Leader in the Spotlight: Cody Lo, Undergraduate Researcher Phenom & Science Advocate

Our April 2015 Leader in the Spotlight is Cody Lo, a third year UBC pharmacology student with extensive research experience.  Cody has held 5 research assistant positions, presented 5 posters, and authored 2 upcoming peer-reviewed publications. Additionally, Cody has won the UBC Science Case competition twice and is heavily involved on campus. He serves as the Vice President of Industrial Relations for the UBC Undergraduate Research Opportunities, Vice President External for UBC Project PATHS, and is the Director of Communications  for the Student Biotechnology Network. In our interview with Cody, he offers advice for success in case competitions, shares the importance of scientific research for undergraduates, and explores controversies in stem cell research.

1. Your submission to the NGDI Student Global Health Journal, “Fearbola and the ALS Ice Bucket Challenge: How social media impacts global health and scientific research” has been accepted for publication. How did you come across the opportunity of submitting to this journal? Could you give us a preview of the article?

I found out about this opportunity through a graduate student who felt it would be a great way for me to develop my interest in global health issues. This student-run journal is a really great initiative because they pair each student author with a faculty mentor to develop the scope of the article and offer guidance. An additional benefit of writing for a student-run journal as opposed to a professional journal is that you can often submit your work to other places such as essay competitions. For example, this article can actually already be accessed on the SCQ (Science Creative Quarterly), a creative writing blog based out of UBC.

I conceived the idea for the article last fall during the peak of the Ebola “epidemic” and just as my Facebook news feed was no longer being filled with videos of my friends pouring ice water on themselves. It made me wonder about how social media can impact scientific research both positively and negatively. For example, as a result of the ice bucket challenge, the ALS Society experienced a 3500% increase in total donations over the course of summer 2014. On the other hand, it was alarming to see how blown out of proportion Ebola was in the Western world. My favourite statistic regarding Ebola in North American is that more Americans have been married to Kim Kardashian than have died from Ebola. In my paper, I conclude that while social media can be an effective tool for sharing health information, we must also be mindful of inaccurate information that can cloud the voice of experts.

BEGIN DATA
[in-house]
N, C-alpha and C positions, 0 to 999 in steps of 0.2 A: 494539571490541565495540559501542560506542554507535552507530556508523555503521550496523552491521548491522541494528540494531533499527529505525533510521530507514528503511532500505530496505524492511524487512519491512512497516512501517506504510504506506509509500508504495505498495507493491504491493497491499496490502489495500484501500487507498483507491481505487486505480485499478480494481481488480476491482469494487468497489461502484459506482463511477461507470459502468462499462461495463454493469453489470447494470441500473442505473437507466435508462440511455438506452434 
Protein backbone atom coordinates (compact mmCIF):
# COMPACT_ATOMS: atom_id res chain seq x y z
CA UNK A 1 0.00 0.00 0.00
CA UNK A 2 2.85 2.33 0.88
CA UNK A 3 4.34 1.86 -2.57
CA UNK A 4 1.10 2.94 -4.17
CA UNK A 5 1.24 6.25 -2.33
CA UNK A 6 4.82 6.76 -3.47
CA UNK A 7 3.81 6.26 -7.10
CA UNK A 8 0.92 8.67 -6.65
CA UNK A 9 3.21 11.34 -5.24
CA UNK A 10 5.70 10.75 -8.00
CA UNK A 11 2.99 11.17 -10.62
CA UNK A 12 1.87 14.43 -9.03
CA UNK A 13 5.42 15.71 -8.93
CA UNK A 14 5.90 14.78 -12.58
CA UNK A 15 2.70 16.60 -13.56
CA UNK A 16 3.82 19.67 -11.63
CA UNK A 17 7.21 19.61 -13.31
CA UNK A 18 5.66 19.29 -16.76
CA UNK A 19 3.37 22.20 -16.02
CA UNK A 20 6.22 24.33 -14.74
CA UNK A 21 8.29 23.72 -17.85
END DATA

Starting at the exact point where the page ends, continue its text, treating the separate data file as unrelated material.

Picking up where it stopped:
2. You’ve won First Place in the UBC Science Case Competition two years in a row. Tell us about the Competition and what made you successful in it.

The Science Case Competition is one of my favourite extra-curricular activities because of the science spin on what is typically a commerce related event. In the competition, all teams are given a week to develop a multidisciplinary solution to a real-life problem. For example, this year’s participants had to develop a scientifically feasible and economically sustainable method of controlling an invasive species of knapweed in the US, a topic that by no means is my area of expertise.

My advice to those taking part in a case competition is to not be afraid to propose innovative solutions. An integral part of our solution for this year’s competition was a gene silencing technique not yet tested for use in invasive plants. To sell our solution to the judges, we provided evidence to justify why we feel it could be a viable solution. I have also been really lucky to have great teammates and I owe much of the success we’ve seen over the past two years to our ability to work together.


Cody and his teammates at the 2015 UBC Science Case Competition in January

3. Your undergraduate research involvement is extensive, with 5 poster presentations, 2 upcoming peer-reviewed publications, 5 research assistant positions, and wide-ranging experience in knowledge translation. What motivates you to take on so much? You’re also pursuing a major in Pharmacology, one of the most competitive specializations in UBC Science. How do you manage an academic-extracurricular-life balance?